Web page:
Deputy Tamash said this governing board would comprise key stakeholders such as police and fire chiefs and town administrators. He added that the regional dispatch center would, ideally, be a completely independent or official county agency and no longer attached to the Barnstable County Sheriff’s Department, which is a state agency.

“We feel we would lose a lot of local control if it was a state operation,” he said, noting that both the Cape Cod Police Chiefs and Fire Chiefs associations formally support a locally run dispatch center.

The impact on staffing is not a concern for the Bourne PD, which, according to Chief Woodside, uses a single person to handle all 911 calls and public safety dispatching for the town, but for the Sandwich Police Department, “the initiative is coming at a perfect time for us,” Chief Peter N. Wack said.

The Sandwich PD does not have a civilian-manned dispatch center like other police departments, but instead relies on its uniformed officers to field calls for service. “We’d like to civilianize dispatch,” Chief Wack said. “Our police officers work the desk two to four times a month and their ability to maintain a solid knowledge of dispatch functions is challenging because, the rest of the time, they’re out on the streets.”

Chief Wack concurred with Chief Woodside about the need for local-level control, and added that local input would be necessary for establishing uniform policies and practices, since each individual police department “has its own practices when calling in to dispatch, different radio codes…a regional effort would have to bring all those different practices together under a uniform system.”

“Dispatch needs to work seamlessly with patrol operations,” he said. “It’s not a major issue, but it is something we’ll have to work out.”

Deputy Tamash added that the steering committee would need to figure out how the regional dispatch center would coordinate with municipal “ancillary services” such as animal control and harbor masters’ offices—non-police functions many towns have lumped in with their police operations—“because the police are the only ones there 24 hours a we have to determine who is responsible for, say, calling the animal control officer at 3 in the morning.”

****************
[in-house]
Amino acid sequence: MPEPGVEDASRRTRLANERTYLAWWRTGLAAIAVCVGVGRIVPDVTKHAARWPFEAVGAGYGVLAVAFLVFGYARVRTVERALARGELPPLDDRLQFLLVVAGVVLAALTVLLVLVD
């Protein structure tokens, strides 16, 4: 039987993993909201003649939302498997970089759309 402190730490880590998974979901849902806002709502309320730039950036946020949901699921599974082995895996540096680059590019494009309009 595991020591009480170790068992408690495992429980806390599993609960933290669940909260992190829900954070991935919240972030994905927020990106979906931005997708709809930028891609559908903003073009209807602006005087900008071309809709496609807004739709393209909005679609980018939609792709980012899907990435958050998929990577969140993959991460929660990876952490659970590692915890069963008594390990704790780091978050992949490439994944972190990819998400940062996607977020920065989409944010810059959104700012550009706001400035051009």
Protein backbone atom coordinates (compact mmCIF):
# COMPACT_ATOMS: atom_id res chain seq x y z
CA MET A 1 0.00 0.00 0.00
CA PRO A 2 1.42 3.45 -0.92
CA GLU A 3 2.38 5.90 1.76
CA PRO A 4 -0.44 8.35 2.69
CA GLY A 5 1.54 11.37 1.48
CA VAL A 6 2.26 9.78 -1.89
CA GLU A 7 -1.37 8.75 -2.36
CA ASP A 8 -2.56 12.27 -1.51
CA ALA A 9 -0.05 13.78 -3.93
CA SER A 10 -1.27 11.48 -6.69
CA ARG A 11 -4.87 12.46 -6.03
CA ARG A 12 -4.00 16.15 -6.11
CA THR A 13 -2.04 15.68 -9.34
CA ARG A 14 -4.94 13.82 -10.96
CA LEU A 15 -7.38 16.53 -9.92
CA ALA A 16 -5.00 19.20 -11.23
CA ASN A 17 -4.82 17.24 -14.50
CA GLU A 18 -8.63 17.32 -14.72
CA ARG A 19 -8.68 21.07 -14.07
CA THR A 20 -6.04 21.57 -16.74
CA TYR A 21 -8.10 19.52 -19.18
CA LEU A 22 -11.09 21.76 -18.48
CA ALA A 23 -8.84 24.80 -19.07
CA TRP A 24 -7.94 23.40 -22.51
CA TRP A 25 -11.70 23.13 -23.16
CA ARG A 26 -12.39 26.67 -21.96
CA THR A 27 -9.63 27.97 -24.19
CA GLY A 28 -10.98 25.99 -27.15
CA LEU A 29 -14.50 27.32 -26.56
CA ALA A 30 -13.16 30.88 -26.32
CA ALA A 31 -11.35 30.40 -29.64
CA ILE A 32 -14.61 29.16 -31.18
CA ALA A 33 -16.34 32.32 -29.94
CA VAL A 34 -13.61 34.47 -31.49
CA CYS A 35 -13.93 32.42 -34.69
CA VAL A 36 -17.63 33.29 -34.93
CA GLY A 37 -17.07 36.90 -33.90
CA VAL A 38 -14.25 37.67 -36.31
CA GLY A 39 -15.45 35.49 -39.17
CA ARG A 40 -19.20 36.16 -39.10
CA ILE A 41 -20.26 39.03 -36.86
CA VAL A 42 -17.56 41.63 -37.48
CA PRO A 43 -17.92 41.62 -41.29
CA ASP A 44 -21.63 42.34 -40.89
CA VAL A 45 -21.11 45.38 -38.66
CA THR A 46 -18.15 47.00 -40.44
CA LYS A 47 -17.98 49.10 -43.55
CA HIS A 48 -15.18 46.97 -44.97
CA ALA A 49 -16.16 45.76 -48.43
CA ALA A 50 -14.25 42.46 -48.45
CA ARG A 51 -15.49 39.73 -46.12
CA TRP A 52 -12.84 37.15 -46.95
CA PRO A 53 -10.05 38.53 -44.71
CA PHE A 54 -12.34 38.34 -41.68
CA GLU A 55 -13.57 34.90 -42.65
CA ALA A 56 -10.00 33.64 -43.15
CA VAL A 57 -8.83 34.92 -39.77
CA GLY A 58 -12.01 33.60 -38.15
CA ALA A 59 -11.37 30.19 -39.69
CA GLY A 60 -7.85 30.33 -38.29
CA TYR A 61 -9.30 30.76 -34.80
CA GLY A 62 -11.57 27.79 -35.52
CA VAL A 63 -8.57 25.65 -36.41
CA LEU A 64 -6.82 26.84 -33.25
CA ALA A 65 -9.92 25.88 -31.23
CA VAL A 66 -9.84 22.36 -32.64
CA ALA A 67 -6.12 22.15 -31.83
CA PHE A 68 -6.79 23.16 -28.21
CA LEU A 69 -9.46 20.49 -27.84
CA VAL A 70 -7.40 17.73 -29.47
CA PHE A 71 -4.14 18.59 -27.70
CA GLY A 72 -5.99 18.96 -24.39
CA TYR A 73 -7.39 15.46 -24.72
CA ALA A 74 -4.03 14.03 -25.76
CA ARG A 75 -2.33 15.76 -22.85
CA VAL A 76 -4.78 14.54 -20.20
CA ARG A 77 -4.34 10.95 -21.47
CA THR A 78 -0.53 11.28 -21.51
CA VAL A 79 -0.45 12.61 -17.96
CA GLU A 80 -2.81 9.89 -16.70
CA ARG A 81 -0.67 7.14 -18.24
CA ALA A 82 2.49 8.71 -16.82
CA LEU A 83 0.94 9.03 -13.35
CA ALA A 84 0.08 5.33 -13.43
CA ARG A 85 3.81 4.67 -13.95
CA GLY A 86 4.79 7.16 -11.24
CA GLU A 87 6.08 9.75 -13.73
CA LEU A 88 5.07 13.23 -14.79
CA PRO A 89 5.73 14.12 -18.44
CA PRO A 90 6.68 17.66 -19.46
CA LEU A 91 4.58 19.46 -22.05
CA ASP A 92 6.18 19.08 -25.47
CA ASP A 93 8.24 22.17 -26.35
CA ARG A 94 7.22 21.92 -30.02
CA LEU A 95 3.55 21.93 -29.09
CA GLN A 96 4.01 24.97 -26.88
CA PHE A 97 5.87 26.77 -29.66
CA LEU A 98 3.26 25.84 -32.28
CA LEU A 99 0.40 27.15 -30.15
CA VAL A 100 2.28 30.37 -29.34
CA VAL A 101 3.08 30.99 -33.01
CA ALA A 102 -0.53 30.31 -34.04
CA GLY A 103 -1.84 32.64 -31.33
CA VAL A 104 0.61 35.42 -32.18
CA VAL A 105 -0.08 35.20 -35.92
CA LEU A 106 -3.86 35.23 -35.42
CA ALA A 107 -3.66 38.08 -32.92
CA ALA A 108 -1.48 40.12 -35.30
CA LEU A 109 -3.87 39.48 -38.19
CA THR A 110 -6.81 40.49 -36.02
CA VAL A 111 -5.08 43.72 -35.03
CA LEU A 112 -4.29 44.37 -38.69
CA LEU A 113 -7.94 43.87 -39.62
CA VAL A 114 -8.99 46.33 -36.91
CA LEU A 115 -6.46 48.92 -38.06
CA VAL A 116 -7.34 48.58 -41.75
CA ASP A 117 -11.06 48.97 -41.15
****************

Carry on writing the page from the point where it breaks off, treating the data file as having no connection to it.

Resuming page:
The “dark station” issue will have to be explored at length, but Deputy Tamash said many departments across the country operate successfully without that first point of contact in the dispatchers, “and I don’t think the public demands to have constantly staffed police stations.”

Chief Riello said the dark station issue is not a concern for him, and even after the transition he expected the Falmouth station “wouldn’t close at night…we would not be a dark station. We couldn’t do that in this community.”
Chief Collins said larger, busier departments such as his need that point of first contact, and for that reason alone a regional dispatch service would be impractical for some communities.

He added that Barnstable County, comprising 15 individuals towns, cannot necessarily operate in the same way as Onondaga County Department of Emergency Communications in New York, which the steering committee presented as an example of a successful large-scale regional dispatch operation.

“They weren’t comparing apples to apples,” Chief Collins said, pointing out that Onondaga County’s approach of simply sending the closest available cruiser would not necessarily work on Cape Cod “because of jurisdictional issues.”

What About The Sheriff?
Running parallel to this effort is the Barnstable County Sheriff’s Department’s own project to expand its current call center, which Special Sheriff Jeffrey D. Perry said is almost at capacity.

“We’ve gotten to the point where it’s almost full. We could handle bringing in one or two more towns,” Mr. Perry said, but beyond that the five-year-old communications center would be unable to accommodate the necessary hardware and personnel.

That is why the sheriff’s department is exploring its options for expansion, either of the MMR Fire Station it now calls home or to another building on the reservation, Mr. Perry said.

“Our goal is to increase the capacity of our Communications Center to be able to handle call answering and dispatch services to any town or fire district who requests us to do so,” Sheriff James M. Cummings wrote in a September 18 letter to town officials.

“Our position is and always has been, if any town wants to come talk to us about taking over dispatching, come talk to us,” Mr. Perry said.

Mr. Perry said the sheriff’s department’s project is independent of the new regional dispatch center initiative, and that is the way Sheriff Cummings would prefer to keep it.

“While some are calling for a mandatory single center on Cape Cod, it is my belief such decisions should be made by each town based on what is in their best interests and desired by the Selectmen, Town Administrators, Police and Fire Chiefs and most importantly, the citizens we collectively serve,” the sheriff wrote.